Dante’s Peak doesn’t quite have the humor of Twister, which might have helped, but it delivers the disaster goods plausibly, doing an effective job of putting us in the path of St. Helens-like spectacle. A volcano eruption like this is my preferred natural disaster, and Dante’s Peak is my preferred vehicle to deliver it, until further notice. It never really rises above a competent and occasionally very compelling disaster movie, but that was all I needed when I was a teenager, and it still does the trick.


Budget: $90 million
Opening Weekend: $14.6 million
Domestic Gross: $49.3 million
Worldwide Gross: $122.8 million
Metacritic: 68

Peter Rainer, Dallas Observer: “Watching this film is a little bit like getting mauled and tickled at the same time. The filmmakers have given the whole shebang a hefty levity, and that’s not easy to accomplish in a full-scale disaster movie.”

Roger Ebert, The Chicago Sun-Times: “The ads say ‘The Coast Is Toast,” but maybe they should say ‘The Volcano Is Drano.’ This is a surprisingly cheesy disaster epic.”

The funny thing about Dante’s Peak and Volcano is how absolutely different they are overall. Both were released in early 1997, and both sought to capitalize on Twister‘s enormous success, but they’re different movies, in my book. Dante’s Peak strives to make its story as science-based as possible, for a Hollywood blockbuster, and Volcano‘s premise is totally absurd. I’m on board with an absurd idea like a volcano suddenly springing up from the loins of Los Angeles, but Volcano does it in the strangest way.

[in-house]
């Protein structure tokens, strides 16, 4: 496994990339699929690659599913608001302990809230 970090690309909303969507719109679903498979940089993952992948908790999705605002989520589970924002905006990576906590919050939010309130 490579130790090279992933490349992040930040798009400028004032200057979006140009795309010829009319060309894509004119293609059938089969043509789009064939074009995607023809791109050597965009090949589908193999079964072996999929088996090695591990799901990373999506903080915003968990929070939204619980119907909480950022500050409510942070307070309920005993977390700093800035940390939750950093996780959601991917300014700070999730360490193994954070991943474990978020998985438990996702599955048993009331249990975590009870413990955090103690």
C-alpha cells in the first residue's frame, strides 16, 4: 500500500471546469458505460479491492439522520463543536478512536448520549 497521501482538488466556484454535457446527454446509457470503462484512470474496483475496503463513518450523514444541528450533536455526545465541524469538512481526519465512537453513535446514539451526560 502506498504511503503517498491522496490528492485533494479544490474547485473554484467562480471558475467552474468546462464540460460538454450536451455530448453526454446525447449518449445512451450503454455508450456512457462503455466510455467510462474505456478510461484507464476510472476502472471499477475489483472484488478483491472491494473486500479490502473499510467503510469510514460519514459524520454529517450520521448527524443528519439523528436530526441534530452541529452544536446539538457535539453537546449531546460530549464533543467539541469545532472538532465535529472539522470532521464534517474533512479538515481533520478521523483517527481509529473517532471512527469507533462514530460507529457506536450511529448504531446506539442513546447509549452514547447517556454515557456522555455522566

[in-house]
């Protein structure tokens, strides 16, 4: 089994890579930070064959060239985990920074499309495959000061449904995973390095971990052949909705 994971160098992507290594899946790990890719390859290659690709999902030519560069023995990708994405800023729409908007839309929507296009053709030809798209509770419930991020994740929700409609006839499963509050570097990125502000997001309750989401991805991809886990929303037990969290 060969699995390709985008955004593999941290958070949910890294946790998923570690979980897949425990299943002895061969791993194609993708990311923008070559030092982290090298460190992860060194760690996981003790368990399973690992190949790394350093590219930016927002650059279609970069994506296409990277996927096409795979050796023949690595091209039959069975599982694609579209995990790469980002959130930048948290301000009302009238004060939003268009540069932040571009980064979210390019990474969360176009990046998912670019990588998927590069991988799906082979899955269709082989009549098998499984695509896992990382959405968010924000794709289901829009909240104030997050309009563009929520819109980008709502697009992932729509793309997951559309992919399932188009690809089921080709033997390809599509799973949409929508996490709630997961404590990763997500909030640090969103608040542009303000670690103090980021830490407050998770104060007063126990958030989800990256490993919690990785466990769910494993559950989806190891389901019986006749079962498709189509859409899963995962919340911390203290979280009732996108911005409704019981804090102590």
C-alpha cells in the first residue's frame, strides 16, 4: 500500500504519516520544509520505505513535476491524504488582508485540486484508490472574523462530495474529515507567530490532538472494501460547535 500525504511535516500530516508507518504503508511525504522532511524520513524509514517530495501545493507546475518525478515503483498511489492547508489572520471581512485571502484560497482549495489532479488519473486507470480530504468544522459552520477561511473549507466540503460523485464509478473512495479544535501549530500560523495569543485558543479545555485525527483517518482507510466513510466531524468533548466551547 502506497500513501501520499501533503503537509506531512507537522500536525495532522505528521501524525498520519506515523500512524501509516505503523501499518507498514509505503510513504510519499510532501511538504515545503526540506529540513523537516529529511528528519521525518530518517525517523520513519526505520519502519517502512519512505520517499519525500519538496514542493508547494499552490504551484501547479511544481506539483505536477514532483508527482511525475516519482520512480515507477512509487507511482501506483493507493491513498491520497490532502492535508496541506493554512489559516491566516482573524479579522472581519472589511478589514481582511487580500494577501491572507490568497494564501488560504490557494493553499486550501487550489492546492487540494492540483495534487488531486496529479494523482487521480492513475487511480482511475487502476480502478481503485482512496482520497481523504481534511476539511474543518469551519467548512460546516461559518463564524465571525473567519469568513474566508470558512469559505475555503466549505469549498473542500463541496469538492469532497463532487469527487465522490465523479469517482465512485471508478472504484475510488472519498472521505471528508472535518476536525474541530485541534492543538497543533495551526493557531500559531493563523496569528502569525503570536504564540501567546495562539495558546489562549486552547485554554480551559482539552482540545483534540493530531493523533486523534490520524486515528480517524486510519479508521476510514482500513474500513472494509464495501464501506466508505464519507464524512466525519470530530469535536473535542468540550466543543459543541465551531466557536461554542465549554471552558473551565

Where is the Hollywood Walk of Fame? Where are Rodeo Drive and Sunset Boulevard? Where is the lava oozing over the Hollywood sign? Volcano has a couple of good LA-centric sight gags, like a flaming Angelyne billboard, but it mostly could take place anywhere. There’s surprisingly little peril for most characters — a lot of the film is spent discussing what should be knocked over in the path of oncoming magma, or going down into tunnels to see if they’re hot. (They are!) Director Mick Jackson, of Bodyguard fame, is obsessed with the Beverly Center, which is where almost the entire movie takes place (without even taking us into the actual mall). In Dante’s Peak, there’s a lot of buildup to the “big show,” but once it gets going, there’s not a lot of time for debate. Volcano erupts and then has its characters bicker over which neighborhoods to save first, with zero stakes. Anne Heche gives the film a little spunk as a geologist, but she has nothing to do here. Tommy Lee Jones is his usual grumpy self. His primary concern in all this is a minor burn on his daughter’s leg.

There is some debate about which volcano movie is better. This is insane. Volcano offers some campy fun, but overall its a misfire as soon as the lava starts flowing. It misses countless opportunities to roast Los Angeles, literally and figuratively. None of the elements completely work. Dante’s Peak does everything better than Volcano. Everything!!

Case closed.